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South Africa: Financial Intelligence Centre Act Amended

(May 25, 2017) On April 29, 2017, South African President Jacob Zuma signed into law the Financial Intelligence Centre Amendment Act, 2017, amending the Financial Intelligence Centre Act of 2001, an Act designed to “combat money laundering and the financing of terrorism.”  (Press Release, President Jacob Zuma Signs FICA Bill into Law, South African Government website (Apr. 29, 2017).)  The amending legislation will be implemented once the Minister of Finance gazettes a notice to that effect.  (Financial Intelligence Centre Amendment Act 1 of 2017 (FICA 2017), § 61, GOVERNMENT GAZETTE (May 2, 2017), South African Government website.)

Expansion of Objectives

The legislation expands the objectives of the Financial Intelligence Centre.  The principal objectives of the Centre, which under the 2001 Act were limited to assisting “in the identification of the proceeds of unlawful activities and the combating of money laundering activities and the financing of terrorist and related activities”, will now include “implementation of financial sanctions pursuant to resolutions adopted by the Security Council of the United Nations, under Chapter VII of the Charter of the United Nations.”  (Id. § 2; Financial Intelligence Centre Act 38 of 2001 (FICA), § 3 (Dec. 3, 2001), University of Pretoria website; U.N. Charter (Oct. 24, 1945), United Nations website.)

In addition, the Amendment Act expands the list of institutions to which the Centre will make information it collects available.  Under the 2001 FICA, one of the objectives of the Centre was to make such information available to “investigating authorities, supervisory bodies, the intelligence services and the South African Revenue Services.”  (FICA § 3.)  The legislation expands the list to cover the Independent Police Investigative Directorate, the Intelligence Division of the National Defence Force, a Special Investigating Unit, the office of the Public Protector, and an investigative division in an organ of state.  (FICA 2017, § 2.)    

Rules on Customer Identification and Due Diligence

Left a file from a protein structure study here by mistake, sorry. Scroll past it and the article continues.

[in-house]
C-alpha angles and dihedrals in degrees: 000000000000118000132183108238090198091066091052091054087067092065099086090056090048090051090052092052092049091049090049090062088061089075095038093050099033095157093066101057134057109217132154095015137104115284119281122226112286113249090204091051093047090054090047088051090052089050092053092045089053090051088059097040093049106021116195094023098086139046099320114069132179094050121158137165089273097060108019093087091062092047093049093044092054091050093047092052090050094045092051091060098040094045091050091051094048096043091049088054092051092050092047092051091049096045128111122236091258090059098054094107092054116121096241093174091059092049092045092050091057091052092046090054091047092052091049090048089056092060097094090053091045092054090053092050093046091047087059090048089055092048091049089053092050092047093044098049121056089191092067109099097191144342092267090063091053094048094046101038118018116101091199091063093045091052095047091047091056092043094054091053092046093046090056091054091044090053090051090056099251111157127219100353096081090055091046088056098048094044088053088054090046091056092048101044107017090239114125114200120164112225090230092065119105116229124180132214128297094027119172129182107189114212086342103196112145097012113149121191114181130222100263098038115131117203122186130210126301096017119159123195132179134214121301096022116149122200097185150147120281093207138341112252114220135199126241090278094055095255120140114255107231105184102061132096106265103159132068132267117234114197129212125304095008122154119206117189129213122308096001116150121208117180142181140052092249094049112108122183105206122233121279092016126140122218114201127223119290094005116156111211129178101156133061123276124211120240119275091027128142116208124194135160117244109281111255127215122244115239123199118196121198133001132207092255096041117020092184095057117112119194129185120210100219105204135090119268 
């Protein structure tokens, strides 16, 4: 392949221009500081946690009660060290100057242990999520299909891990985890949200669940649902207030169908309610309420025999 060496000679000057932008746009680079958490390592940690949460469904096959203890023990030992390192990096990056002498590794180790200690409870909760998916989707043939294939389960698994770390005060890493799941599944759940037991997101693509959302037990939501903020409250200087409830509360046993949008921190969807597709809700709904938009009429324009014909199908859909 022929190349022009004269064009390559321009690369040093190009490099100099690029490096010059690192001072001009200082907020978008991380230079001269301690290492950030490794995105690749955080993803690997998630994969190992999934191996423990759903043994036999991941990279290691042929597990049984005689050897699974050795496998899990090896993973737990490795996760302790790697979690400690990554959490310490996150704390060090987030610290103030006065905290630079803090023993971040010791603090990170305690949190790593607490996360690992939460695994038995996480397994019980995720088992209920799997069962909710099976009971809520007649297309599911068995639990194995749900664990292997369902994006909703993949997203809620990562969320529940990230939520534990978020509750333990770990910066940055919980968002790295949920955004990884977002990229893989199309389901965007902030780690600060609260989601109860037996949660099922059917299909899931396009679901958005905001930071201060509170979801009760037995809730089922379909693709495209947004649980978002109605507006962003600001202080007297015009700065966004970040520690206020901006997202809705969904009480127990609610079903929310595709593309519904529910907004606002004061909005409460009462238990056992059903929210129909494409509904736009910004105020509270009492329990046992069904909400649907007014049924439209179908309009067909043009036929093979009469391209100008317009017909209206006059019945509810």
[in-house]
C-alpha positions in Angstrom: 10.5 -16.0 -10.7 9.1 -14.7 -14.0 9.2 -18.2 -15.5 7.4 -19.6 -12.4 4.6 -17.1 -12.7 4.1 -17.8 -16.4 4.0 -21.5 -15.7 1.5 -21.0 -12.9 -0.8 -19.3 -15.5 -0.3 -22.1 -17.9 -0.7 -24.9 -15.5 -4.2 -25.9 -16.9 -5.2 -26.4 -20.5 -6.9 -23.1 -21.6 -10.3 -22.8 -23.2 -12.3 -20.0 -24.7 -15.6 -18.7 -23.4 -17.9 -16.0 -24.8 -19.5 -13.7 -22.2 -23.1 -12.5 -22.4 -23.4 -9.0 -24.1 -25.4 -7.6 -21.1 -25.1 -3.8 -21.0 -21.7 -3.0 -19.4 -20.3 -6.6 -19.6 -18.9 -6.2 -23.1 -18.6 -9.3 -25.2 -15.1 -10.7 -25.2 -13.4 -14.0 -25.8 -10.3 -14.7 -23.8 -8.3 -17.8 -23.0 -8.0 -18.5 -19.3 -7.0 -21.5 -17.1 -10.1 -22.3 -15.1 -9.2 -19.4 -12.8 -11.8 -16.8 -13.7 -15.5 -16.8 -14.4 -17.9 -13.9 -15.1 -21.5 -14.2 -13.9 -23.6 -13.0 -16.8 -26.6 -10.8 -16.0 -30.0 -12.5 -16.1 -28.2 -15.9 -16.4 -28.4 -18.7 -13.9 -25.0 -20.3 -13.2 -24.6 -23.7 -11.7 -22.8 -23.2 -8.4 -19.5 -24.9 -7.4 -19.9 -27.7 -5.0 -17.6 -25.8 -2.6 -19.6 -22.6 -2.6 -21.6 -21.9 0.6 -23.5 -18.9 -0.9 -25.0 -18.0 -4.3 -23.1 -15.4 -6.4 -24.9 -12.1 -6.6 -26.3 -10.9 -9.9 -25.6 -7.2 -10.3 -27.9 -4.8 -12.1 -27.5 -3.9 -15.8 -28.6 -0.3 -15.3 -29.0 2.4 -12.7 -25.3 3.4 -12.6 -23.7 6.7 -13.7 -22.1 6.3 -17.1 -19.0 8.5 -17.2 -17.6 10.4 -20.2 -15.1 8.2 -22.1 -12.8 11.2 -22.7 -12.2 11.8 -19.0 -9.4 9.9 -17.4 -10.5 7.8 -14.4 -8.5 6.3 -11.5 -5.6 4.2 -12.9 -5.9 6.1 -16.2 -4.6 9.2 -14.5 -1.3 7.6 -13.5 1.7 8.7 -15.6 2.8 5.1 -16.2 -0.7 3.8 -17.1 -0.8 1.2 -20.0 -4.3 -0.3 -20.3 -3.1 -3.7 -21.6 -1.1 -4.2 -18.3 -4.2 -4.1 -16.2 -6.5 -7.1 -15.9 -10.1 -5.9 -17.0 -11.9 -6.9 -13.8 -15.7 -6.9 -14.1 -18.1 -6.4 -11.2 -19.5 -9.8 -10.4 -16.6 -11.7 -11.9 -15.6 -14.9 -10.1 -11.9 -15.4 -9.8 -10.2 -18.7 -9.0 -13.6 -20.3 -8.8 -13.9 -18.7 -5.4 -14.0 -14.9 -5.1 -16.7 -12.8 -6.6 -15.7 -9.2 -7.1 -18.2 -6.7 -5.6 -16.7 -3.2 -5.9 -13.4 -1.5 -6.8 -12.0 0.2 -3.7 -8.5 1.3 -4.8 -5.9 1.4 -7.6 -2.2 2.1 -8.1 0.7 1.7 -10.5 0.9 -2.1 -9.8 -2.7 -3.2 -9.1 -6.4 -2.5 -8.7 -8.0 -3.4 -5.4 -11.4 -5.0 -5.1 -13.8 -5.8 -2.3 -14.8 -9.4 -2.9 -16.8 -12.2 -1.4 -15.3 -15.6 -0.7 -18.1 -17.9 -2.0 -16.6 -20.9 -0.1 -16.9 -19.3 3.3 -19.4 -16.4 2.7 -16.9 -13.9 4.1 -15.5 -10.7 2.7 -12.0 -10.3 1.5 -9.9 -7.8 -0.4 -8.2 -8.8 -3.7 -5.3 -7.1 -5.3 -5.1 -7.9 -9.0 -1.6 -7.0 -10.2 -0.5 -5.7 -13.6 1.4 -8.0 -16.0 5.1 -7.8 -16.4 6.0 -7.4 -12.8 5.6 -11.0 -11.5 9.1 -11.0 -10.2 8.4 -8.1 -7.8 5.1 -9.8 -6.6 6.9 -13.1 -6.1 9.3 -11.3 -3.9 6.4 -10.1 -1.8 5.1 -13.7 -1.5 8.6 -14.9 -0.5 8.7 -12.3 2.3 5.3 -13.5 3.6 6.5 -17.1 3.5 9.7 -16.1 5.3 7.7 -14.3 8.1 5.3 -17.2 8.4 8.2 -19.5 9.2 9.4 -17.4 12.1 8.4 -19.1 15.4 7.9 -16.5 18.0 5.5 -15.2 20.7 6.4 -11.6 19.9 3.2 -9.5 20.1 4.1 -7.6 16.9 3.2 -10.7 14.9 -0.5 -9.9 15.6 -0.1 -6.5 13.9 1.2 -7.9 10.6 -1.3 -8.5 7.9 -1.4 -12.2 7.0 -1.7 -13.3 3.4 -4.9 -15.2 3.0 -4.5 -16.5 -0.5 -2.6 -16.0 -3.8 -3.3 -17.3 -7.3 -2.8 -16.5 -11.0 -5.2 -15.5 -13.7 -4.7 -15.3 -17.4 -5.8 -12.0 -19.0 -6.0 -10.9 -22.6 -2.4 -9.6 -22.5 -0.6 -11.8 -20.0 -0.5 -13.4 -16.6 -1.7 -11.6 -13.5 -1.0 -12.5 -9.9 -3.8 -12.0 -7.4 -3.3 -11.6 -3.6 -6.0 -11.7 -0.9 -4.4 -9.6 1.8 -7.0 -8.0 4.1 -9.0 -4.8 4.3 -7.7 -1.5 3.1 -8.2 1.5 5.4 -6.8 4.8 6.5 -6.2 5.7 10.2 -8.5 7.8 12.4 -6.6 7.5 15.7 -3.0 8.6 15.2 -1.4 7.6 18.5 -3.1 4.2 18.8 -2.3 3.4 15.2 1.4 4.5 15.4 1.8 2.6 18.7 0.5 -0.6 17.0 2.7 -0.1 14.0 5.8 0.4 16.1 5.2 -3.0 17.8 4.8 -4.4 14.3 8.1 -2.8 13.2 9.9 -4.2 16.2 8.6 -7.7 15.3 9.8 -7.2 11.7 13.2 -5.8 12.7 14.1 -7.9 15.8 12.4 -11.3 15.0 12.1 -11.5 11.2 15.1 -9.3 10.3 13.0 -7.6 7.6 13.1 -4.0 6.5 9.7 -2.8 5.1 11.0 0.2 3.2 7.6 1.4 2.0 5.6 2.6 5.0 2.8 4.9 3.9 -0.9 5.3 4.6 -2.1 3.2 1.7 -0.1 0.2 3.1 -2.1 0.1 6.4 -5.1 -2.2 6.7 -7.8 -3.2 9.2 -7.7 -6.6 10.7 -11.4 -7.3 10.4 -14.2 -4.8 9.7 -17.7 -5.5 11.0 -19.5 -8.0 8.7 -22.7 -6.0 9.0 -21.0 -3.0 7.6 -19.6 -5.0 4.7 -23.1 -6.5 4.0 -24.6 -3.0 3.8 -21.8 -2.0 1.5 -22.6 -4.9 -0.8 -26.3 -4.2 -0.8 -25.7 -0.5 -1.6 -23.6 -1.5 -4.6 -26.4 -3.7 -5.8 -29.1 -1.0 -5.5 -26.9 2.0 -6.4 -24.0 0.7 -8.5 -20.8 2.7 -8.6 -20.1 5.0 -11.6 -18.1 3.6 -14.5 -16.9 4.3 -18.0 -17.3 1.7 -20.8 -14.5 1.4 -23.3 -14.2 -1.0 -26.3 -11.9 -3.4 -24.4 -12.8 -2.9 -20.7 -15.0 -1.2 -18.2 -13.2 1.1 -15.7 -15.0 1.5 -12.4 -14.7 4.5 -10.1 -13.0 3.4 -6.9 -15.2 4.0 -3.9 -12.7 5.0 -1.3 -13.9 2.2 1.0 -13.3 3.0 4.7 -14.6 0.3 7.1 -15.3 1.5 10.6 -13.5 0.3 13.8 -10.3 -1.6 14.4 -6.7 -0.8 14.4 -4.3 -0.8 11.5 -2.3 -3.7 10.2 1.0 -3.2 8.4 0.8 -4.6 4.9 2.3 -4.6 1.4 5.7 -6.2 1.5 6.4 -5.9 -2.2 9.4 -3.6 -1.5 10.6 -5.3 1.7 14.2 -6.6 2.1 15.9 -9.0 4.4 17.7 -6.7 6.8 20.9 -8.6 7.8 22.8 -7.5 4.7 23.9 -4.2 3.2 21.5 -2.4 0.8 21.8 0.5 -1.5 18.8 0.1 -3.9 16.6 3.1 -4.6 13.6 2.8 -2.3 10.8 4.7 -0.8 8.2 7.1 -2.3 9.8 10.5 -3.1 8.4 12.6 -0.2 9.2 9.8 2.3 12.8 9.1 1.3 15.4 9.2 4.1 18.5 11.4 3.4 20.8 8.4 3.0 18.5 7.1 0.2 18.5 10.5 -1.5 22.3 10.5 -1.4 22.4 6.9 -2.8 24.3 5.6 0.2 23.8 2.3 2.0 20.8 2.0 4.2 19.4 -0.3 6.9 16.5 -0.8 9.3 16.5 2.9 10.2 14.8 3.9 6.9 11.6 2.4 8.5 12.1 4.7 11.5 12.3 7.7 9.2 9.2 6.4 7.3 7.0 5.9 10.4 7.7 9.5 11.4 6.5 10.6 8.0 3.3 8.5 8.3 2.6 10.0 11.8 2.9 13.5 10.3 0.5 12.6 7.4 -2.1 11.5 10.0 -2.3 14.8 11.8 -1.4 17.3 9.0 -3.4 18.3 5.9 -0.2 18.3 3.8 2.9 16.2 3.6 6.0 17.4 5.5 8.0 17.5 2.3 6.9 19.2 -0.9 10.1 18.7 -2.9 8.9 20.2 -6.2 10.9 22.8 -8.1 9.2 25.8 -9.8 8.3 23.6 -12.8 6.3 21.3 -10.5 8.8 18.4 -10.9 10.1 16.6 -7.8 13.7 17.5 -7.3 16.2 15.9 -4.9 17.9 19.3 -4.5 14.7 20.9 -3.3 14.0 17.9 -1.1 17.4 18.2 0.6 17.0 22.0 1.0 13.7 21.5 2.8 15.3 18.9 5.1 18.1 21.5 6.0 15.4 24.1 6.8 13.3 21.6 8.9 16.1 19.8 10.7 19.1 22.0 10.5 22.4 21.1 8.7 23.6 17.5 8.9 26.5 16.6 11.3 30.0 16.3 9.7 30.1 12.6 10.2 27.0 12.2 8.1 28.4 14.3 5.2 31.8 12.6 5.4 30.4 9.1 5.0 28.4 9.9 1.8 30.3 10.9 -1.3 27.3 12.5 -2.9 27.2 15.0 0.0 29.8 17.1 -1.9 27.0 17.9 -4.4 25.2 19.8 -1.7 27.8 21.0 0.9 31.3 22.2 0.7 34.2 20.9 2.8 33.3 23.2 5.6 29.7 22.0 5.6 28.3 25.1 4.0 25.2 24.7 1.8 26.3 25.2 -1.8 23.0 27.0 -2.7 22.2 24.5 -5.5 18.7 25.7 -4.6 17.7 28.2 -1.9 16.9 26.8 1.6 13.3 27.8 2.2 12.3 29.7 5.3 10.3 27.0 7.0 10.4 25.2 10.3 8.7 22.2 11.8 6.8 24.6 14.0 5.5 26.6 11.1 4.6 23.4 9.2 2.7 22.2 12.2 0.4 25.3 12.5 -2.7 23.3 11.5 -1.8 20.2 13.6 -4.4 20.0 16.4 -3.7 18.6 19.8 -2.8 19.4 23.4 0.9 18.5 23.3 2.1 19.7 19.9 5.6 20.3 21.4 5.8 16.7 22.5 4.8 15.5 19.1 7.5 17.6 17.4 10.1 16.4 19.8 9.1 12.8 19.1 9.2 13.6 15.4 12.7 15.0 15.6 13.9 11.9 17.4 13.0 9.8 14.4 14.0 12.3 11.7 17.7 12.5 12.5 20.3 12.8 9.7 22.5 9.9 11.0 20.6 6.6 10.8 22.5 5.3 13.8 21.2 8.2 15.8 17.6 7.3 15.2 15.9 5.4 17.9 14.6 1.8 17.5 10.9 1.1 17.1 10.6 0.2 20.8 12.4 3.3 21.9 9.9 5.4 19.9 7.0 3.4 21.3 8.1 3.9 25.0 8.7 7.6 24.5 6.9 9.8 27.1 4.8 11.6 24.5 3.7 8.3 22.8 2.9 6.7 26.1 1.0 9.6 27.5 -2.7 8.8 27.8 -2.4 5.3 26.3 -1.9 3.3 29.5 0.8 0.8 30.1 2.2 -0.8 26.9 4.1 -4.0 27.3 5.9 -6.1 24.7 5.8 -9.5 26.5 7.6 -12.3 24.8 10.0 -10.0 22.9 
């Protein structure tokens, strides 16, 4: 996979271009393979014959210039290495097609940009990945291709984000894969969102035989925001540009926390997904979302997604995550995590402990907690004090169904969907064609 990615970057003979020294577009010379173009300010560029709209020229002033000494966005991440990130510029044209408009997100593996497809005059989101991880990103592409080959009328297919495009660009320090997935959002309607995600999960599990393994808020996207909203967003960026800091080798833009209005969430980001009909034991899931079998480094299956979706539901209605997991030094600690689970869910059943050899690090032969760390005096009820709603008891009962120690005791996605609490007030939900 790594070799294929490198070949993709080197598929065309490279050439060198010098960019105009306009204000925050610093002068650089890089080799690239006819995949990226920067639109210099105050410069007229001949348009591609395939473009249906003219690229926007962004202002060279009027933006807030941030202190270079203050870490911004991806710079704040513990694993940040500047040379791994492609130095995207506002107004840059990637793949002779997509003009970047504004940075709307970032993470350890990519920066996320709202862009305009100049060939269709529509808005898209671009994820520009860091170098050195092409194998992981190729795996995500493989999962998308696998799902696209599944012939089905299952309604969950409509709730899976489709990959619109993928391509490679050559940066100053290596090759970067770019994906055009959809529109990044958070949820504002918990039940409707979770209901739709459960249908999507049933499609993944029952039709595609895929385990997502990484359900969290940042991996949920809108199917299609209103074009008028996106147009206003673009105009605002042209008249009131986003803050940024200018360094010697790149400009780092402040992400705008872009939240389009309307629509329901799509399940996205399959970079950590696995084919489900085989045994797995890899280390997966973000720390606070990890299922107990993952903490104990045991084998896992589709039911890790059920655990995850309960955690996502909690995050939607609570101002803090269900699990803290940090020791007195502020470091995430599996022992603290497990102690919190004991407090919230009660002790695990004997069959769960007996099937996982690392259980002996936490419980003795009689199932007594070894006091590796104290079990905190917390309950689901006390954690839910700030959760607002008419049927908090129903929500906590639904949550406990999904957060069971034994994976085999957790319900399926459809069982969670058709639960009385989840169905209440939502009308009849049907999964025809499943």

In addition to those prescribed under the 2001 FICA, the amending legislation imposes rules on customer identification and due diligence.  It bans accountable institutions from establishing “a business relationship or conclud[ing] a single transaction with an anonymous client or a client with an apparent false or fictitious name.”  (FICA 2017, § 8.)  It requires every accountable institution to “develop, document, maintain and implement” a Risk Management and Compliance Programme (RMCP), “a program for anti-money laundering and counter-terrorism financing risk management and compliance.”  (Id. § 27.)  It states that a RMCP, among other duties, must:

(a) enable the accountable institution to—

(i) identify;

(ii) assess;

(iii) monitor;

(iv) mitigate; and

(v) manage,

the risk that the provision by the accountable institution of products or services may involve or facilitate money laundering activities or the financing of terrorist and related activities;

(b) provide for the manner in which the institution determines if a person is—

(i) a prospective client in the process of establishing a business relationship or entering into a single transaction with the institution; or

(ii) a client who has established a business relationship or entered into a single transaction;

(c) provide for the manner in which the institution complies with [the rule banning the creation of a relationship with a unanimous client or a client with an apparent false name.] (Id.) 

The Amendment Act imposes additional due diligence requirements on certain customers.  For instance, if the transaction or business relationship involves a juridical person, in addition to the due diligence requirements described above, the accountable institution, among other measures, must establish the nature of the client’s business, the ownership and control structure of the client, and the identity of the beneficial owner.  (Id. § 10.)  If the client is a foreign prominent public official (including head of state, member of a royal family, government minister, or high-ranking member of the military), or a domestic prominent public official, the accountable institution must, among other steps, “take reasonable measures to establish the source of wealth and source of funds of the client … and … conduct enhanced ongoing monitoring of the business relationship.”  (Id. Schedule 3B.)  The same scrutiny must be applied to family members or close associates of such prominent public officials (these include current or previous spouses, civil partners, or life partners; children, step-children, and their spouses or partners; parents; and close relatives by consanguinity or affinity.)  (Id.)